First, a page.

In Summary . . .

As you know, the last two years have seen a marked decline in foundation assets across the country and its resulting effect on grant distributions to not-for-profit agencies. Therefore, Washington Square Health Foundation conducted the “Grant In-Service Workshop” on December 5, 2003, to help select grantees prepare proposals that will provide for the services they need and which are fundable by our Foundation as well as others. It was held in the Washington Square Health Foundation funded, UIC School of Public Health’s Washington Square Health Foundation Multimedia Community Conference Center. The workshop was designed to enhance the organizations’ funding prospects, and it was a great success.

As the thirty workshop participants arrived indoors out from our first Chicago snow of the season, they were greeted with breakfast and settled in for welcoming remarks by Grant Committee Chairman William N. Werner, MD, MPH who gave a history of the Foundation and spoke of the meaning of Washington Square’s grant making; the community-based philosophy that drives the Board of Directors to guide the Foundation’s giving in the areas and programs that can be of the most benefit to those they serve.

It was an inspiring beginning to a valuable day of learning. At the close of Dr. Werner’s comments, Executive Director Howard Nochumson addressed the grantees and made full use of the advanced technology in the Washington Square Health Foundation Multimedia Community Conference Center. Using the touch-to-click screen instead of a mouse, he walked the grantees through the Washington Square website, showing them the types of grants that the Foundation has funded in the past and that have made a significant impact.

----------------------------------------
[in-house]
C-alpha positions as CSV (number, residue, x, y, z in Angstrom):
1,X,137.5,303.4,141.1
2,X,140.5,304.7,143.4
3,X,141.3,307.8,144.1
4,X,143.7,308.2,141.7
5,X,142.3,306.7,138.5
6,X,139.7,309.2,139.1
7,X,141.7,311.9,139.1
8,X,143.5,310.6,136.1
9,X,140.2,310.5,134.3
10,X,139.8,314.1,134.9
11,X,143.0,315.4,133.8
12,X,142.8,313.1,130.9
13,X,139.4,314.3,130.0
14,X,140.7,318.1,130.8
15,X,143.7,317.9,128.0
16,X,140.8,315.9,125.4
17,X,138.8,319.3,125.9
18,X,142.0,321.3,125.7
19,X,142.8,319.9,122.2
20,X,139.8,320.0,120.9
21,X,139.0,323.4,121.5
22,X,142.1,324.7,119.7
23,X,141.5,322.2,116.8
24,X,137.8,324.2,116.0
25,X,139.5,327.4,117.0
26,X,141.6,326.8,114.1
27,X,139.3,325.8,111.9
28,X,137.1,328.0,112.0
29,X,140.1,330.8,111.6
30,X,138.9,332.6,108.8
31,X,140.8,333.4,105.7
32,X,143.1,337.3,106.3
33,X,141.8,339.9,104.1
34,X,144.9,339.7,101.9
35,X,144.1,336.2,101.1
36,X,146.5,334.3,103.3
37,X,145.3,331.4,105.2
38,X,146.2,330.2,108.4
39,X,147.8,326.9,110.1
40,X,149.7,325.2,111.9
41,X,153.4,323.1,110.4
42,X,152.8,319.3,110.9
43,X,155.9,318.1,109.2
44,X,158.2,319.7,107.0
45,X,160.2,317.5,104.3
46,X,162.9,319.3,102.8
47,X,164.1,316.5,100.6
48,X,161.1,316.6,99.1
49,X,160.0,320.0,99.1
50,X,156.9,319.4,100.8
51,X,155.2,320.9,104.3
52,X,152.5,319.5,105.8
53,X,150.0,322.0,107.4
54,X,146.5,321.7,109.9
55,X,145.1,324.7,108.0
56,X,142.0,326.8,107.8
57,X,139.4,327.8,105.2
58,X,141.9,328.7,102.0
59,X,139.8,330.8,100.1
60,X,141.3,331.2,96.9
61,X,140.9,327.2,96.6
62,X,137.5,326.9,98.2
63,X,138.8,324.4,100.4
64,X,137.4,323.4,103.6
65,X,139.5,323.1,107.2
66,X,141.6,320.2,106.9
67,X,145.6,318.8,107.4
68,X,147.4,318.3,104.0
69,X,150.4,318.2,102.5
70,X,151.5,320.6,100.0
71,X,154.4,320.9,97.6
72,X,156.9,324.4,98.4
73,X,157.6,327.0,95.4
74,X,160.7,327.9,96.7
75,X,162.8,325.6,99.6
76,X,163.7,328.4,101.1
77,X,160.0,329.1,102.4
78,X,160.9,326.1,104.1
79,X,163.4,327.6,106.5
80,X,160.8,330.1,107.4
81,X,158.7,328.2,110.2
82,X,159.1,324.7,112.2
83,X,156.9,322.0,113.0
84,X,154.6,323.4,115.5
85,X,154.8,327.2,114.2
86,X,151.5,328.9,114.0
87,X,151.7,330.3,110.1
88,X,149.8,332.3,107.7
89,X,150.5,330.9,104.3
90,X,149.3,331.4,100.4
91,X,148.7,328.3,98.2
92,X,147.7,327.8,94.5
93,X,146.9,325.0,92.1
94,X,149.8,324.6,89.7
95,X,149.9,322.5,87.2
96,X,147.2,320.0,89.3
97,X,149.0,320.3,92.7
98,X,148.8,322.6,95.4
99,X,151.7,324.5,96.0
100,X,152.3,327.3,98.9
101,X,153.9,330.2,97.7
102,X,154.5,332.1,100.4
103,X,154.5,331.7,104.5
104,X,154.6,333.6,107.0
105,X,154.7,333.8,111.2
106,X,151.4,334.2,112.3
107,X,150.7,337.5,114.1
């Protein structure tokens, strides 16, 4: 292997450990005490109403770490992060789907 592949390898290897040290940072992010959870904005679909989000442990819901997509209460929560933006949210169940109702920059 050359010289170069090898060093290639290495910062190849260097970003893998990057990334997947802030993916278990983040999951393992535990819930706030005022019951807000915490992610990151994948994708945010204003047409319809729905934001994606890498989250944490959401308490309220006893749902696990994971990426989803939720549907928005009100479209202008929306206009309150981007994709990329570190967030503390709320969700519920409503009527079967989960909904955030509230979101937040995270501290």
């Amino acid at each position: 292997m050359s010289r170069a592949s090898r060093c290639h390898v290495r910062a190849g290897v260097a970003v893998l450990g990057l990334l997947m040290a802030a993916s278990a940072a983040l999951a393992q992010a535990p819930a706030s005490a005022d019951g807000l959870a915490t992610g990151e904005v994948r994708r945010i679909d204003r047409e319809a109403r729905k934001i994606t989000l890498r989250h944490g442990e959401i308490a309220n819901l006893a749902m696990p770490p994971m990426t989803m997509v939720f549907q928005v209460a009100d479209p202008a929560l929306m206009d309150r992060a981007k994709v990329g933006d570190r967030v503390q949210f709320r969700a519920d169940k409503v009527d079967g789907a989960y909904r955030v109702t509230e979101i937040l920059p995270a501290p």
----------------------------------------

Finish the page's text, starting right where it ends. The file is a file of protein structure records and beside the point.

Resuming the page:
He continued, guiding them through the grant application process transitioning between the website, his PowerPoint Presentation, and an overhead projector, to drive home the components of a proposal that are so necessary to a successful project, and that are too often overlooked. Upon conclusion of these remarks the workshop participants were invited to gather in three small groups to discuss and receive feedback on the one-page proposal abstract, that was their “ticket” into the workshop. Howard Nochumson and the consultants, Kathleen Pietschmann, RN, ND, CS and Mary Driscoll, RN, MPH, facilitated the groups.

Each group discussion was led in a manner unique to its facilitator. All three methods worked marvelously well for the individuals involved, as was apparent by the enthusiastic responses to both the one-on-one, and group discussions. The workshop made excellent use of the space and materials available. In minutes the room went from a classroom setting to a more intimate and lively room speckled with clusters of tables and chairs filled with discourses about grant writing styles, and specific aspects that must be incorporated.

Discussions arose on a variety of topics:

  • As new ideas and trends in health care evolve, does the definition of Washington Square’s funding areas evolve as well?
  • What is health care now?
  • How should grantees evaluate their programs?
  • How should the grantee measure quantifiable outcomes?
  • With whom should they collaborate and in what ways?

At the close of the sessions the guests gave an overwhelmingly positive response to the format and information shared. Important contacts were made within the organizations represented at the workshop.

Participants lingered after the conclusion of the workshop to speak with potential new colleagues, and consultants and staff to ask for additional information that might pertain to their specific grant writing and to congratulate them on a job well-done.